Betting your Job

A recurring theme that I see in my consulting practice is people's reluctance to confront bad news.  This happens in start-ups who are dealing with a market that just doesn't need their product, VC's who don't want to invest, and organizations or employees who won't scale up to the next level needed to grow. It also happens in larger organizations where leaders are given targets that there isn't a hope in hell of achieving.  Often, the reaction in these cases is to ignore the data and try to outrun the problem. Rarely have I seen this strategy work. The result is that the person or organization suffers a painful period of trying to avoid the eventual bad outcome and doesn't succeed. 

If you are in this situation, answer this philosophical question?

Do you want to be fired because you told your boss that the targets are impossible or would you rather be fired at the end of the year, when you don't achieve the targets?

Under either scenario, you're fired, but under scenario two, you suffered a year of pain and abuse, your confidence is crushed and you feel like a failure.

The same question applies to a start-up.  Do you want to acknowledge and deal with market or investment realities now, or 12 months from now when you run out of cash.

A few years ago, I was brought into a company to recover a business unit that had failed miserably in its first year of operations. The business was a start-up technology division within a larger company that was being restructured and was in turn-around mode. The business unit leader had been hired to build this division from zero, very quickly. Stakes were high and the incentives matched. His business unit was the company chairman's vision for growth and high valuations; so targets were very high and arguably unattainable against the timelines that were set. The plan ignored the operating culture of the company, the buying culture of the customers, and the capabilities of the infant organization to deliver. To succeed would have required complete support from an executive management team which was already focused on turning -around the core business, early adopter visionary thinking from customers that were historically technology laggards, mature relationships with senior customer IT executives which did not exist, and superior and instantly scalable resources on a technology platform that was immature and not widely implemented. The unfortunate outcome was a first year of operations filled with pain. First came rapid hiring and then lay-offs when results did not follow, knee-jerk changes in product strategy and the inevitable signing of bad business contracts in a desperate effort of generate revenue.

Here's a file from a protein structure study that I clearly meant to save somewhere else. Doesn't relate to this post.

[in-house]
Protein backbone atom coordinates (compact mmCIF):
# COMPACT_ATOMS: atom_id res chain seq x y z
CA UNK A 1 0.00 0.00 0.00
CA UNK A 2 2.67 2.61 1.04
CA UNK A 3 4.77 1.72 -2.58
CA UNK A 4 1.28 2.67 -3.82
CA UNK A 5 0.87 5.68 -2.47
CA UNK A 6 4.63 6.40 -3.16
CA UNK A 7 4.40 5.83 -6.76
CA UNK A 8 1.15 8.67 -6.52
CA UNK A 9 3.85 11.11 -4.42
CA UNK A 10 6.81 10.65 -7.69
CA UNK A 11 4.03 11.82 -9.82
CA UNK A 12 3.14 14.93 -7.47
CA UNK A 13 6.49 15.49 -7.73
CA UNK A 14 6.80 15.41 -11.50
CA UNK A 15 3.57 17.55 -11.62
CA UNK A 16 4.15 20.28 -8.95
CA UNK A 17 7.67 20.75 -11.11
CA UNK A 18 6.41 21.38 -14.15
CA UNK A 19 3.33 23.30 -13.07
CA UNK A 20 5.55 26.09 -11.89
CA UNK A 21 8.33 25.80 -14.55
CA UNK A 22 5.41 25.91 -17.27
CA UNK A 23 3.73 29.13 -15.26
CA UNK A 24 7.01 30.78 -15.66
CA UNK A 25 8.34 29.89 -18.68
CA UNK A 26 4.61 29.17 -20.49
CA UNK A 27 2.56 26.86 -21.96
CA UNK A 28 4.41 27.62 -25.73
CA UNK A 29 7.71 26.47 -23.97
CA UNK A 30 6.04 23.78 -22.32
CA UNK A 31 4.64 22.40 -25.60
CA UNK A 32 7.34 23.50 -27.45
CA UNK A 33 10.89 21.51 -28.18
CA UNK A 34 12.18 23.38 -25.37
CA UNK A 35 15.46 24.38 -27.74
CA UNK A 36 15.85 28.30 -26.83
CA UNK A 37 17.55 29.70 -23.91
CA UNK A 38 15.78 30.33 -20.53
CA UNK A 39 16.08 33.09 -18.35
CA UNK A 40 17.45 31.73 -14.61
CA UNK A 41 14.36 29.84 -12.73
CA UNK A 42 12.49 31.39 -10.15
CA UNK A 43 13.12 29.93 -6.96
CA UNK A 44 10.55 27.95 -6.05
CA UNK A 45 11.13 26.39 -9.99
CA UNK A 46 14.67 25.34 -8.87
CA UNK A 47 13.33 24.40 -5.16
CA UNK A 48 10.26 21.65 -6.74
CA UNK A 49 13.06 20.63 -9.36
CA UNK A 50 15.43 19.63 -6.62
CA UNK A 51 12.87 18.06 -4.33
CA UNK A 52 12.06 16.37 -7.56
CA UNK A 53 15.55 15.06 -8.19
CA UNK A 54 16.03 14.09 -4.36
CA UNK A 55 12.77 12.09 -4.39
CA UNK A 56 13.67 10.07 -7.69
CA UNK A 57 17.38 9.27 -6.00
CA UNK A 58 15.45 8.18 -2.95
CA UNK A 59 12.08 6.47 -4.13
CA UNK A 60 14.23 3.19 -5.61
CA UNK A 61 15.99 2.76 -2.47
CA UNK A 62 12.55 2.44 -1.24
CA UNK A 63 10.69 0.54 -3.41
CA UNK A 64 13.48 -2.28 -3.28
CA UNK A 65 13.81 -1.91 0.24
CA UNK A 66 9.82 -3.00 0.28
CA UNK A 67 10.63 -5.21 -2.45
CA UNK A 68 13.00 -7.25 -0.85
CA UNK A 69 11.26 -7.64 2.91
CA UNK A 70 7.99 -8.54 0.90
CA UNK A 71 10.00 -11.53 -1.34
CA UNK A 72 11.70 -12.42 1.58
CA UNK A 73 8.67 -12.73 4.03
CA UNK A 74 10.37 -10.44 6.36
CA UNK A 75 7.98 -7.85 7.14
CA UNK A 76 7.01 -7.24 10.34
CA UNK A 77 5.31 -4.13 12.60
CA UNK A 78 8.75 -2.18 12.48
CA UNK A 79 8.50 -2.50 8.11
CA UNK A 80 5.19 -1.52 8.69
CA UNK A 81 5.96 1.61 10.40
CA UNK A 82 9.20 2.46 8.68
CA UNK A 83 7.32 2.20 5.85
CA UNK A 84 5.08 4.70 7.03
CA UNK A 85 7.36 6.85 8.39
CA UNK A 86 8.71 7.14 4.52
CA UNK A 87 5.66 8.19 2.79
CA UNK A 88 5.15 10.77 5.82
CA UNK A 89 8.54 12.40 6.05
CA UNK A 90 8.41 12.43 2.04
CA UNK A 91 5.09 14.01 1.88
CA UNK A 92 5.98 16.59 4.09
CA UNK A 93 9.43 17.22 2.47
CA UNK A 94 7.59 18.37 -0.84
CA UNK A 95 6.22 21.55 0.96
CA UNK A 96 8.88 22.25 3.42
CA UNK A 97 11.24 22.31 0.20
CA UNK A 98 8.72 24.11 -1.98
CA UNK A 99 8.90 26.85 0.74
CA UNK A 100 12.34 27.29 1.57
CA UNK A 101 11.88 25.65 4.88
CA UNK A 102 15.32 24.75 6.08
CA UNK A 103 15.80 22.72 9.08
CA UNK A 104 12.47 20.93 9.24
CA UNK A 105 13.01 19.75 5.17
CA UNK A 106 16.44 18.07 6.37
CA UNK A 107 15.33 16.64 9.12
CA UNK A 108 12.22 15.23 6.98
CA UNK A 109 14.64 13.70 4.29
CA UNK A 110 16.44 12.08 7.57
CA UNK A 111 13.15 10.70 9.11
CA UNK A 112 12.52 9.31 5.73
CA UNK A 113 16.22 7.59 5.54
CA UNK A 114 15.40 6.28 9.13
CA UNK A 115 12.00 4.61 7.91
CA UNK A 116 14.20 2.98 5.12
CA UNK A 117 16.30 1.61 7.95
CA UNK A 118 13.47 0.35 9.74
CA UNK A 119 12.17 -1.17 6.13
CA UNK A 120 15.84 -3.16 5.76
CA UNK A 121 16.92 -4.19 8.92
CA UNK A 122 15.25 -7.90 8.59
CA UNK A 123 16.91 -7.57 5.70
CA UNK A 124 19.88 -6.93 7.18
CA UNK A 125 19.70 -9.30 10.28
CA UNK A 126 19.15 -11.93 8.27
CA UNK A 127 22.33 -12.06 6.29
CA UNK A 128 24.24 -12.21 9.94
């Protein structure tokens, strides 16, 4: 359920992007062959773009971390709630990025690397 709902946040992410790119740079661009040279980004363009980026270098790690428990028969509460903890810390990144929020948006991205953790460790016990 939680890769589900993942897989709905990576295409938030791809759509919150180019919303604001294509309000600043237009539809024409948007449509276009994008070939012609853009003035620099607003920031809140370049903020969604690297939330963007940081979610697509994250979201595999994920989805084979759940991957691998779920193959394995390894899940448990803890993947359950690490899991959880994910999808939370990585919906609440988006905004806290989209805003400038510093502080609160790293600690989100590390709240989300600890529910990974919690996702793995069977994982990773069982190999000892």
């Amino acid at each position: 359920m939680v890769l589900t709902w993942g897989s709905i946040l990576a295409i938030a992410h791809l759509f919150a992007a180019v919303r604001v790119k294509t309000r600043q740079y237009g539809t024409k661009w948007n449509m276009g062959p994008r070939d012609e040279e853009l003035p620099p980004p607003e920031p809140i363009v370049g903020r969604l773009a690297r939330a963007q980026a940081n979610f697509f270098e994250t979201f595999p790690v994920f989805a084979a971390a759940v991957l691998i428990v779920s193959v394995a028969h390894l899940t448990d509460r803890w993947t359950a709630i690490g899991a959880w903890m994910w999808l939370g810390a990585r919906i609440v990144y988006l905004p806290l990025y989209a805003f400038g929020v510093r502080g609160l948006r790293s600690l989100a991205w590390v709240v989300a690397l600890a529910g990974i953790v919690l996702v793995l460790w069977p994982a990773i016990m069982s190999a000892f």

So why did this business unit leader accept this plan instead of calling a spade a spade, telling the Chairman his vision was impossible, and either get the green light to build something that would work or get fired then? I can only guess that he lacked the courage to bet his job. Given two possible courses of action, he chose wrong.

On the other hand, a friend was asked to deliver a growth plan that he felt was impossible.  His words to his Board were that he wasn't going to argue whether the plan was achievable or not, but rather he stated that he knew was he not could achieve it. If they believed it was achievable, they needed to find someone else to do it. He exited, but he exited confidence and pride intact. (By the way, he was right. His successor didn't achieve the plan either.)

But "Betting your Job" doesn't have to end in an exit. Exposing  what you believe to be reality and taking a stand up front will often change the outcome to something that is successful for all. Unfortunately, I just don't see those gut level honest conversations happening often enough.

The same thing happens in start-ups. When you face the brutal realities early, a company has time to pivot and move its resources and talent in a direction that makes the company viable.

In Good to Great, Jim Collins identifies the Stockdale Paradox (the ability to confront the most brutal facts of their current reality, yet simultaneously maintain absolute faith that they will prevail in the end) as a key attribute of a Level 5 Leader. Admitting problems, confronting brutal realities and projecting impending failure is not a sign of weakness for a leader. It is your job.

© 2011 Meaford Group

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